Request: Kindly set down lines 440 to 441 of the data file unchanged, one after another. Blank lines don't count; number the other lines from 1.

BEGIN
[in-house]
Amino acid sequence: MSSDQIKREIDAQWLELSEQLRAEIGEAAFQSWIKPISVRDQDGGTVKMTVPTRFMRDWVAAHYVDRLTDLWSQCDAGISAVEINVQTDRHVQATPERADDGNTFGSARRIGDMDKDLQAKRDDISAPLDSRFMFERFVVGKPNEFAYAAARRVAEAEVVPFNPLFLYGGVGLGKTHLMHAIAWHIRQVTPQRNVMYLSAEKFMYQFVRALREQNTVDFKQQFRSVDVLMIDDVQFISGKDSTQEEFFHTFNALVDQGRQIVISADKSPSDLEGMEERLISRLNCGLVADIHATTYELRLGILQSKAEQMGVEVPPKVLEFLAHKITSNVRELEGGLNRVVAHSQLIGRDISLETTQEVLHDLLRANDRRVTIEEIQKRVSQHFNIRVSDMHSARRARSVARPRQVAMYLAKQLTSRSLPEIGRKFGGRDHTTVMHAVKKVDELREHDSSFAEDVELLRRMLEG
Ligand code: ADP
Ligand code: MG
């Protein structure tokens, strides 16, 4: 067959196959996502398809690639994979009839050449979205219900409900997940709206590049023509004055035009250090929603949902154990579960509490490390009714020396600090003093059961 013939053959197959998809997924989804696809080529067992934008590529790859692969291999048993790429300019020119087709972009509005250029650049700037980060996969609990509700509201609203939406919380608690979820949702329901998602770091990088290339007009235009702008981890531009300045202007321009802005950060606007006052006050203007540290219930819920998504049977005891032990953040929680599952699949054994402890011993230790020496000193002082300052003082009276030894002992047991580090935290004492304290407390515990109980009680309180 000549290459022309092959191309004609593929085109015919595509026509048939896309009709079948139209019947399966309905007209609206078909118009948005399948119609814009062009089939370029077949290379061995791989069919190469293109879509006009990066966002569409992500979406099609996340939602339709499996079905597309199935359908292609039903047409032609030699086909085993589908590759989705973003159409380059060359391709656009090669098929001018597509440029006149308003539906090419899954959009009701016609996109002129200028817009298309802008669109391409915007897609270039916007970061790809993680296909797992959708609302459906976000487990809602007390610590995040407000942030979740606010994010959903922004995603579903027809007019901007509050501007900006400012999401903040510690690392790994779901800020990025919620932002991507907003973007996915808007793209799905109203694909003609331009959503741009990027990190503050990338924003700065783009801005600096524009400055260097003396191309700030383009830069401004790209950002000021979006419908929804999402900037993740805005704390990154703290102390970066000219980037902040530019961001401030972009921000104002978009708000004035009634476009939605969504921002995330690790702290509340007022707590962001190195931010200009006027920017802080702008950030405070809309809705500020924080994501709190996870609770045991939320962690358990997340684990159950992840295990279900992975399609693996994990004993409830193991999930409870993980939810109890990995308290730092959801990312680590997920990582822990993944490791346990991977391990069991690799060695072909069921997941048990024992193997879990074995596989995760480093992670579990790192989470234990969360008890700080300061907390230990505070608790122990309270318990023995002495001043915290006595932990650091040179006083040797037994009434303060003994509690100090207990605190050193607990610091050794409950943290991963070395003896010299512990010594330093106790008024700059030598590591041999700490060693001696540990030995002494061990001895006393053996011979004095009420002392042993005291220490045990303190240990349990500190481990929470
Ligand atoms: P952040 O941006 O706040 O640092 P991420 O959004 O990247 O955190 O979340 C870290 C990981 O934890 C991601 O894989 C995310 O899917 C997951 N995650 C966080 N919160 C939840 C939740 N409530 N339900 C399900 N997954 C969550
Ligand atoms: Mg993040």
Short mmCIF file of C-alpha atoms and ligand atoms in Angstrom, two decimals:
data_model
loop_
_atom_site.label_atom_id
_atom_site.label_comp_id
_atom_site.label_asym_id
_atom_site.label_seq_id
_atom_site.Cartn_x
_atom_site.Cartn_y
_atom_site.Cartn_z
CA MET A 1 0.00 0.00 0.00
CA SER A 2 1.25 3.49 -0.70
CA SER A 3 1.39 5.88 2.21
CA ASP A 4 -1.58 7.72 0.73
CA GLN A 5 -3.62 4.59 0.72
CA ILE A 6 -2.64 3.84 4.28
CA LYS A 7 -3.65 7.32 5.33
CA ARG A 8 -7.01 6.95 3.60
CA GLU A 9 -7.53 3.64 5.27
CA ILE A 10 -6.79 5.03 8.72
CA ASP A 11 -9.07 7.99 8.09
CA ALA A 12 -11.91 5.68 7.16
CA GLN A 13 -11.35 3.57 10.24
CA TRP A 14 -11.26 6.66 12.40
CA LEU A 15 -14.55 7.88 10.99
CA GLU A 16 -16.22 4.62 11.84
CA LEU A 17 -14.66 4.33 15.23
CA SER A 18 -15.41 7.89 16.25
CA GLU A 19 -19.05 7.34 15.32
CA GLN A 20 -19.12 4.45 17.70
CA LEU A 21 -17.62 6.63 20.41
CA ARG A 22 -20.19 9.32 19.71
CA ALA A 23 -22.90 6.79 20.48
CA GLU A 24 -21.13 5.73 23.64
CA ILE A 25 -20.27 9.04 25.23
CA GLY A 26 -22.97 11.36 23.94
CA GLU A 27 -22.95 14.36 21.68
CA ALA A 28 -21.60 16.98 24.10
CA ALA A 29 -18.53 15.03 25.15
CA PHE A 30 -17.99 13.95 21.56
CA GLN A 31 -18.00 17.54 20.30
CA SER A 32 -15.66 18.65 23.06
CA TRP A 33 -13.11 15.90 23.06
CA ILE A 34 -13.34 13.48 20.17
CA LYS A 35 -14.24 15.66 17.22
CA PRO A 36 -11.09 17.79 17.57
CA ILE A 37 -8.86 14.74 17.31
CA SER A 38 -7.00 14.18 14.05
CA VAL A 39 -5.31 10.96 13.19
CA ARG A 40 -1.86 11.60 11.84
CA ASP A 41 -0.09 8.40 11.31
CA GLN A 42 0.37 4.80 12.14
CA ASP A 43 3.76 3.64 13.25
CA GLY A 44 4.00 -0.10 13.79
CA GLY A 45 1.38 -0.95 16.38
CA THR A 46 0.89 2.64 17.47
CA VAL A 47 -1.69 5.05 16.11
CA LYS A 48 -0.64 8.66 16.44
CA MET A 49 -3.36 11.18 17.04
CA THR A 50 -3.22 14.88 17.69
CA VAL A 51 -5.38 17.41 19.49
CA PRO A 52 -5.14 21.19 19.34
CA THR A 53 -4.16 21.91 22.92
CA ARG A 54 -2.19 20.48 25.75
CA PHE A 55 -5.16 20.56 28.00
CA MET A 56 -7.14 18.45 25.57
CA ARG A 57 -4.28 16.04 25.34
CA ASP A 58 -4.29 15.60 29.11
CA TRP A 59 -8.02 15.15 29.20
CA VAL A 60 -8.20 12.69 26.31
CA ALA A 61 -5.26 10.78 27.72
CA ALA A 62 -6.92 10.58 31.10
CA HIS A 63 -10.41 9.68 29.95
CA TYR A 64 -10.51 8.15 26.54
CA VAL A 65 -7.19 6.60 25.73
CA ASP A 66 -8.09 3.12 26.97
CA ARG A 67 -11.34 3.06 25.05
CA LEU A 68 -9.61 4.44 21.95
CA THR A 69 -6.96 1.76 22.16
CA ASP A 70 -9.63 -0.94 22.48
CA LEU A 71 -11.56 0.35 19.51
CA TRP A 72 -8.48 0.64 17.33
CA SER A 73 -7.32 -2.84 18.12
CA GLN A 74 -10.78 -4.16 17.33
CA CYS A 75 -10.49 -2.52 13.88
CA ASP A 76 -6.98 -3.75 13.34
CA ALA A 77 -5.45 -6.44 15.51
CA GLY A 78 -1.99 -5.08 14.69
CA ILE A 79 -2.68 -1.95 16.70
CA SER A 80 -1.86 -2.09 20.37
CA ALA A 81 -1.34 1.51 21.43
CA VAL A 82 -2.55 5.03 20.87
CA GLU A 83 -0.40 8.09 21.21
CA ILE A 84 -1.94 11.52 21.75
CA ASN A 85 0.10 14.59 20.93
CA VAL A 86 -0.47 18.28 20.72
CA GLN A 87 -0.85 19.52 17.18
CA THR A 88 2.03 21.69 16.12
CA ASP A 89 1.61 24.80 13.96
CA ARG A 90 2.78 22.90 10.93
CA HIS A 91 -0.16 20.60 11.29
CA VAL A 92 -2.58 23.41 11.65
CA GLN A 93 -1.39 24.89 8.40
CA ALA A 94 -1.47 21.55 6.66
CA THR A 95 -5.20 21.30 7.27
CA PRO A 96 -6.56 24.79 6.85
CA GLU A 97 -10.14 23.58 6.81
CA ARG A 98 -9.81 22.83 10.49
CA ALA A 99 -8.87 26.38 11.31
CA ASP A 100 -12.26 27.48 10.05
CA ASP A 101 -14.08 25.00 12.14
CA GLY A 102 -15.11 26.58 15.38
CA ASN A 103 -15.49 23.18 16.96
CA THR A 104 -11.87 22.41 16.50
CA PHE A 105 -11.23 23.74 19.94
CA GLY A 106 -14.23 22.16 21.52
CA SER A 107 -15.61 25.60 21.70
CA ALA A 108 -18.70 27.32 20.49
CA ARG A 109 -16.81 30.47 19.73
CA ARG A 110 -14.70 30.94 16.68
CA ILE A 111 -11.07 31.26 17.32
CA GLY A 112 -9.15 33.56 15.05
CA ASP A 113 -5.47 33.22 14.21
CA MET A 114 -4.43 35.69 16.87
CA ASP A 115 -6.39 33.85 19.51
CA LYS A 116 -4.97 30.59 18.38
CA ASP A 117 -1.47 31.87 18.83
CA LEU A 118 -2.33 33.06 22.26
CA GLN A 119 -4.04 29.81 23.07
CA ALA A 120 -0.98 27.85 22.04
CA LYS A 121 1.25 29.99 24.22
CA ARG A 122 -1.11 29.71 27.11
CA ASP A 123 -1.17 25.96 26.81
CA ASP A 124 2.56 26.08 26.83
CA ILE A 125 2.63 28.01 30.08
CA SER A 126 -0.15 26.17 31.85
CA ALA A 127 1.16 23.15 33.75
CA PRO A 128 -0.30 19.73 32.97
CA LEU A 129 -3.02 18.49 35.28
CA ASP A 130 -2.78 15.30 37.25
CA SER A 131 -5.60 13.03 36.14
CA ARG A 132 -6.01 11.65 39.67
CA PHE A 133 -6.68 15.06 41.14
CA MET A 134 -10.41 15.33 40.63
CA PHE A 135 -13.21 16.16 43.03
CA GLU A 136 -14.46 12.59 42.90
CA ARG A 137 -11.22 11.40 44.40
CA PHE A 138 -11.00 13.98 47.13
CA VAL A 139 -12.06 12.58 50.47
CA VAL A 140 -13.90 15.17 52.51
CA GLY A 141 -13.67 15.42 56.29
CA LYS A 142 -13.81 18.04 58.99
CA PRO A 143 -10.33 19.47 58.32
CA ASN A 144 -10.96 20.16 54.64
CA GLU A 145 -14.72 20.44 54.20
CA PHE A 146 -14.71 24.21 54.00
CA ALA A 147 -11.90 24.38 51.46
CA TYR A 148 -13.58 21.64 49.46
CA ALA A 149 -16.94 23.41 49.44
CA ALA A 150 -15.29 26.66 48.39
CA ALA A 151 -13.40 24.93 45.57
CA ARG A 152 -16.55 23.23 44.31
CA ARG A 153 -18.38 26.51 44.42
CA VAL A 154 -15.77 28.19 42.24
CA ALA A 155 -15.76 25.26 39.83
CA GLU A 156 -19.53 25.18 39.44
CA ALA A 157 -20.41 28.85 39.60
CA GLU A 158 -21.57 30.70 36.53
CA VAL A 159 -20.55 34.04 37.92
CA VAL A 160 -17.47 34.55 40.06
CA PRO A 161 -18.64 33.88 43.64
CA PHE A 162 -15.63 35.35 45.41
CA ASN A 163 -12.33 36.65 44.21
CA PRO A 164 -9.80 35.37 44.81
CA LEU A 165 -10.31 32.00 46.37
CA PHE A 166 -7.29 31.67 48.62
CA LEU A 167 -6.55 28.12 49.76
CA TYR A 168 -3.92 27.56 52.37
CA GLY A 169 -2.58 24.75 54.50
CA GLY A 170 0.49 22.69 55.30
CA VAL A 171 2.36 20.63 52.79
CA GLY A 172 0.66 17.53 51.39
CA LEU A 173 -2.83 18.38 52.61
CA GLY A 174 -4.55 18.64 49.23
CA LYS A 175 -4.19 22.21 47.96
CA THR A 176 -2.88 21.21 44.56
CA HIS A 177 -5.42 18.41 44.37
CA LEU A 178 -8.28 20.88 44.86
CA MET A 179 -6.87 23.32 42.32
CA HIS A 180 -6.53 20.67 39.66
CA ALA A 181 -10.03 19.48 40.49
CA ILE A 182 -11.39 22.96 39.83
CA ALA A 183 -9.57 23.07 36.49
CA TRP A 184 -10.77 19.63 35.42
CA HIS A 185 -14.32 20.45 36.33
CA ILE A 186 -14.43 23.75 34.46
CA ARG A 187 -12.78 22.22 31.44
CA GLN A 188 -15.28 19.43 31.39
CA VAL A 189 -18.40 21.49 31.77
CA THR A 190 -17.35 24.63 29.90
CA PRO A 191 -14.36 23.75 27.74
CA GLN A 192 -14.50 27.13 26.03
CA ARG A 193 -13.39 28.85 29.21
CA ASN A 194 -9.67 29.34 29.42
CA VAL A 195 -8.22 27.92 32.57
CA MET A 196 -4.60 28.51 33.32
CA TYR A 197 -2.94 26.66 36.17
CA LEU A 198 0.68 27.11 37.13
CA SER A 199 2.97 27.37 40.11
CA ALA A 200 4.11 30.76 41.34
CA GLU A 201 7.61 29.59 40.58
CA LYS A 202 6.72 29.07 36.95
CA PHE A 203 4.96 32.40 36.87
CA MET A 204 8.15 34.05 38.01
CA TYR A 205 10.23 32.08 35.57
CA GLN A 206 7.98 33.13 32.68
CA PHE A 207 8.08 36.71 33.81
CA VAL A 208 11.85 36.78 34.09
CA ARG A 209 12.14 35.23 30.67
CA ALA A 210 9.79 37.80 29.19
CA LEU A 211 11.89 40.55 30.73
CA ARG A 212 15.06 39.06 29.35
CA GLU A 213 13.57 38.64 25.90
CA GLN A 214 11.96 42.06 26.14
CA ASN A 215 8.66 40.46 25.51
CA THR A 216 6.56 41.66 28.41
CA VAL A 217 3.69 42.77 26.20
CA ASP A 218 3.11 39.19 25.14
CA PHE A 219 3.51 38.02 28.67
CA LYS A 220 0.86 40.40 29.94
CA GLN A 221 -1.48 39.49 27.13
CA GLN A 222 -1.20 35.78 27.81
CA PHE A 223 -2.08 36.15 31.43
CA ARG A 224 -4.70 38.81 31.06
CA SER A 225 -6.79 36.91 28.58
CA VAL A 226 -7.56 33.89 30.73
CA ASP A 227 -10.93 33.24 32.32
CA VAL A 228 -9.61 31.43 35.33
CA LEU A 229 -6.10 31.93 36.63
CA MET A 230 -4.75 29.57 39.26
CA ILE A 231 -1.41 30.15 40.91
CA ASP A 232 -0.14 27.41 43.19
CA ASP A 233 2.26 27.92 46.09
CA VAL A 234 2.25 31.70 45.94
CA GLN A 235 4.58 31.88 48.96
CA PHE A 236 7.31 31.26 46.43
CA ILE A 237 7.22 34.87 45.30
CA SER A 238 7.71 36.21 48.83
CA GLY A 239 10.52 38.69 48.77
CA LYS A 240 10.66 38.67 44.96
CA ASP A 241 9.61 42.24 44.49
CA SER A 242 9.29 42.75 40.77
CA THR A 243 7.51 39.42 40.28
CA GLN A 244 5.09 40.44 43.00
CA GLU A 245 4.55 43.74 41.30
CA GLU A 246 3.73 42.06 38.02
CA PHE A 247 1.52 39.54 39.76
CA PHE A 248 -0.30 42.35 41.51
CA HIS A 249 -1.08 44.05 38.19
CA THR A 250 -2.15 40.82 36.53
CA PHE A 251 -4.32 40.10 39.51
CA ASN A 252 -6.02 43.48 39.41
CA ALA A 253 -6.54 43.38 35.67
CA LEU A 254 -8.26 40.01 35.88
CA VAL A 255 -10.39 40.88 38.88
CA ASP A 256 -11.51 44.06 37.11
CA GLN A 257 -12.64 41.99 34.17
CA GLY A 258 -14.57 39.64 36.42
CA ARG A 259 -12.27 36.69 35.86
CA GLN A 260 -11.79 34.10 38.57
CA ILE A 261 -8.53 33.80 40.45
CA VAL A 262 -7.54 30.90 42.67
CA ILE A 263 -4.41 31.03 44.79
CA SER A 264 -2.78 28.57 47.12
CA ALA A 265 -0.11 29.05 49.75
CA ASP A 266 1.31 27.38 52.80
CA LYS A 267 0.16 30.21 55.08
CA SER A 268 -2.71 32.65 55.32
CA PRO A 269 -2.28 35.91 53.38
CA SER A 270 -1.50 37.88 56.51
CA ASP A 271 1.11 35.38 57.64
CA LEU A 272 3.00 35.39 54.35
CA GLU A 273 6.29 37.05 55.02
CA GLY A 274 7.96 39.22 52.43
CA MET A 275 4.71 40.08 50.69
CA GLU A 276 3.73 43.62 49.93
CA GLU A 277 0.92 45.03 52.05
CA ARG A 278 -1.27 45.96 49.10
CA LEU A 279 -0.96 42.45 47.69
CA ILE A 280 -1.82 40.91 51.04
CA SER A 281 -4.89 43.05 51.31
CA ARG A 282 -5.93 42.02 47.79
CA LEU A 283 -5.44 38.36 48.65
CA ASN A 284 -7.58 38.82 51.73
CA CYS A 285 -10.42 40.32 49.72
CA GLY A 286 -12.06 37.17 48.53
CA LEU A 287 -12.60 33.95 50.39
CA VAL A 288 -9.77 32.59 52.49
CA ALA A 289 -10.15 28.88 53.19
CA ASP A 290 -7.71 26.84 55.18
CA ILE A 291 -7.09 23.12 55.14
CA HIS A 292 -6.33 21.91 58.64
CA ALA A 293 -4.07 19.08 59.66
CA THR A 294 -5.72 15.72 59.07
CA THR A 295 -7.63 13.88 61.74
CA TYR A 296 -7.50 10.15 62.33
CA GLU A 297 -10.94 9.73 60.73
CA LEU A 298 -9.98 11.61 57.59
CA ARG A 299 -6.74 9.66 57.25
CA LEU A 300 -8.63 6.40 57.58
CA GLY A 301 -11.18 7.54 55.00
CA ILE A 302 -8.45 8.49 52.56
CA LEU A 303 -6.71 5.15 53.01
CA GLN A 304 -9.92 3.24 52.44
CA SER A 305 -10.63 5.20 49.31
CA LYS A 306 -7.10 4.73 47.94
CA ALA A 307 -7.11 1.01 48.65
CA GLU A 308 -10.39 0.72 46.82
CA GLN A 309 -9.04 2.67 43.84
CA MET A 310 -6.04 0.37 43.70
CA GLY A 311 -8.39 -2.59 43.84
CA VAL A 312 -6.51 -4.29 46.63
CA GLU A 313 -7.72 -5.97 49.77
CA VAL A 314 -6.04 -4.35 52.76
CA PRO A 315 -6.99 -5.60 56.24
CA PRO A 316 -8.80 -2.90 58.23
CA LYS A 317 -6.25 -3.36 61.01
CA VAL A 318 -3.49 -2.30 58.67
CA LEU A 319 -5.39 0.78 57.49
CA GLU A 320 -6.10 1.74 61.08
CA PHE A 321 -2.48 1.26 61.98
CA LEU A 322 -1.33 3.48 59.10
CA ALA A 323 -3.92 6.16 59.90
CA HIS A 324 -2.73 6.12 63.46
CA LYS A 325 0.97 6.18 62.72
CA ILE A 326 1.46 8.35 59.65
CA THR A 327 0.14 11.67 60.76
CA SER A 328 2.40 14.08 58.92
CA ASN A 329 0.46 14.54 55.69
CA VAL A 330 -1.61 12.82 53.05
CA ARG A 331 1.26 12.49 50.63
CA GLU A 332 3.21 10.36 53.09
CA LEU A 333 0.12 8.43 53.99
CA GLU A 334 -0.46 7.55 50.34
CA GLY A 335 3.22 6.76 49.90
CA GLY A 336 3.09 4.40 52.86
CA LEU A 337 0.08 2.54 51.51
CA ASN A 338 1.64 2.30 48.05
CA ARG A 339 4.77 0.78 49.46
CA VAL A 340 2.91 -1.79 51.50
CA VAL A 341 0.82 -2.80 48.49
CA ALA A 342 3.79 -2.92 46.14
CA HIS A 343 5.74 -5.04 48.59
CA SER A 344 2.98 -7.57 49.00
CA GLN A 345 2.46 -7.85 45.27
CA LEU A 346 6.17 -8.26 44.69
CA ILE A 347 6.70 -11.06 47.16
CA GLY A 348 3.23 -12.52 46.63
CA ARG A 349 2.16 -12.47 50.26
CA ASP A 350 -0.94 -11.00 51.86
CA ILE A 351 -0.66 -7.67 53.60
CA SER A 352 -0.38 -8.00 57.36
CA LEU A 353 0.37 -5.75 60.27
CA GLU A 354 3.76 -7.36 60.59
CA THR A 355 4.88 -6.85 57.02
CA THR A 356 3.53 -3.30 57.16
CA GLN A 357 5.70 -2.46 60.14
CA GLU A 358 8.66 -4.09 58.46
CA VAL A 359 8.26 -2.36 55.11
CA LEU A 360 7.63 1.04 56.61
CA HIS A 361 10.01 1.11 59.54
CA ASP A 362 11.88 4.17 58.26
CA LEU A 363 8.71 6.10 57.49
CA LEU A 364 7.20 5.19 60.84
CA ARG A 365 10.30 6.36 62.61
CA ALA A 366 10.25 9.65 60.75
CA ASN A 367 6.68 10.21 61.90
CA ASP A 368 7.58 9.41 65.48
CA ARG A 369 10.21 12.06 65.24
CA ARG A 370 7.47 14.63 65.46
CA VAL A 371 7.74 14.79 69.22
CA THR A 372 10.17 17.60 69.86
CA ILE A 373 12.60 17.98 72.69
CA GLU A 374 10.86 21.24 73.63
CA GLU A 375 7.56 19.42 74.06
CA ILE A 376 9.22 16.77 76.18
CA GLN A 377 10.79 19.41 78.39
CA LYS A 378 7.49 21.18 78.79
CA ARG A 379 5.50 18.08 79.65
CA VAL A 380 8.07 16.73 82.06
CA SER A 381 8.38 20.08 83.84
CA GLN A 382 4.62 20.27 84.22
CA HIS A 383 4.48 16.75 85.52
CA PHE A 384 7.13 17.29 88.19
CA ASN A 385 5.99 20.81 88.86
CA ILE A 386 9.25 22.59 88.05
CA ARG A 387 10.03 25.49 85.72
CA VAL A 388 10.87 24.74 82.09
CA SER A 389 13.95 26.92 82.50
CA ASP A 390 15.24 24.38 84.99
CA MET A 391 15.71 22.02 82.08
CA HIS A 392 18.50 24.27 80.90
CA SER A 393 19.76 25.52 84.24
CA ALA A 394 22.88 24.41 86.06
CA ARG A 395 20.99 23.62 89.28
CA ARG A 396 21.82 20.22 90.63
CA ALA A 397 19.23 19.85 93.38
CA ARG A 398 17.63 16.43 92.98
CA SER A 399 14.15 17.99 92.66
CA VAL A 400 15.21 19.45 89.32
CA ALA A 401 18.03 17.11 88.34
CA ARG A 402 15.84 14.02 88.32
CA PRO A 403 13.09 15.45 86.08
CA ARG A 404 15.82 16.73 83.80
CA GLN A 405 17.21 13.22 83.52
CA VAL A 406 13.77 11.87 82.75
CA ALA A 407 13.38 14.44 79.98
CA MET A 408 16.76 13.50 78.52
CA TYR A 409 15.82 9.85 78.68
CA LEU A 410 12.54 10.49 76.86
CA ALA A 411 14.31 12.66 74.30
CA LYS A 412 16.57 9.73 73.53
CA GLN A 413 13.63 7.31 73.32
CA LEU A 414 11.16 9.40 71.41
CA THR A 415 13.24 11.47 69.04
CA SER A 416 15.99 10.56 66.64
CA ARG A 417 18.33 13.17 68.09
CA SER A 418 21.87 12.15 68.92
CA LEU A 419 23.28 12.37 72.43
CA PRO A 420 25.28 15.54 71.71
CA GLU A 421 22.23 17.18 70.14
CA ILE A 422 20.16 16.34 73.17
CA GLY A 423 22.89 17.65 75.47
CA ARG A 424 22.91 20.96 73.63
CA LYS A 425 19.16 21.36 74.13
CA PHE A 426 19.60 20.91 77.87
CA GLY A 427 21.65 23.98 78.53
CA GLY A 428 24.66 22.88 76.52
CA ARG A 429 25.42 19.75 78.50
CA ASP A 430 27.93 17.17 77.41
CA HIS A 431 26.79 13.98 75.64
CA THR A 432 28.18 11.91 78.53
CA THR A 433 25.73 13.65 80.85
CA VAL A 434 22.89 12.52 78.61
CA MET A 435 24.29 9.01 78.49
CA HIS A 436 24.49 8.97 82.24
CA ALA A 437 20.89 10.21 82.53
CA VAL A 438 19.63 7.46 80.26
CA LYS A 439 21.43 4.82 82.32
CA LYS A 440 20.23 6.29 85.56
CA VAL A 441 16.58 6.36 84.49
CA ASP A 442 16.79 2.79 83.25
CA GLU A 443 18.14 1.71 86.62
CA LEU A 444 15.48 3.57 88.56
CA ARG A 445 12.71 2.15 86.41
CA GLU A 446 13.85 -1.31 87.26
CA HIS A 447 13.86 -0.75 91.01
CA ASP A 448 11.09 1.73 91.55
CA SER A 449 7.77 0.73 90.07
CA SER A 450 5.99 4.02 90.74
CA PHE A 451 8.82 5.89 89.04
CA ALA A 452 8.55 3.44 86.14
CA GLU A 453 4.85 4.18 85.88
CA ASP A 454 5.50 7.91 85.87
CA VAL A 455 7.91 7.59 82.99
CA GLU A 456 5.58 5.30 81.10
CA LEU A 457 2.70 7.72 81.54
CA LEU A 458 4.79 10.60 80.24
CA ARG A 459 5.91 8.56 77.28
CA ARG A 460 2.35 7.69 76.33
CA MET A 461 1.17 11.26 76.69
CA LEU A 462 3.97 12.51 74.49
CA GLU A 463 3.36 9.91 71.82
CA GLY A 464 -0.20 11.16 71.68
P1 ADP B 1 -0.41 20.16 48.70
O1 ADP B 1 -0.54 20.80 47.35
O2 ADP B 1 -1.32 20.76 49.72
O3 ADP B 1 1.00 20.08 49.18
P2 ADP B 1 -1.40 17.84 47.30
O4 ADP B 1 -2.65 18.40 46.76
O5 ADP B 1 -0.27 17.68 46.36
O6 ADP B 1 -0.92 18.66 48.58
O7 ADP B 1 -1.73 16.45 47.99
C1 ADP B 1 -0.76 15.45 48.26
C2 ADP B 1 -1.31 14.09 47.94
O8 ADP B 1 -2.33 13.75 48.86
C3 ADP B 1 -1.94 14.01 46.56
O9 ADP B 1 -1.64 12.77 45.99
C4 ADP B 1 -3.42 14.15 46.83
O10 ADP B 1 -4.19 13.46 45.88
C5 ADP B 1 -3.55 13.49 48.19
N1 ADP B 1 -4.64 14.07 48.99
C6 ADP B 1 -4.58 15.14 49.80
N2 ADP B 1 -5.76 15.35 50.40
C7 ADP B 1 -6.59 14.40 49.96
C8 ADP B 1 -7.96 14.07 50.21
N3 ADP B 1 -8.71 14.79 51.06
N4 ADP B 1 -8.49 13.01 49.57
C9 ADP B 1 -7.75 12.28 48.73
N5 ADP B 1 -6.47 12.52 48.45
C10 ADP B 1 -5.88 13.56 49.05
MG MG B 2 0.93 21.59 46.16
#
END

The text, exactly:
CA GLY A 423 22.89 17.65 75.47
CA ARG A 424 22.91 20.96 73.63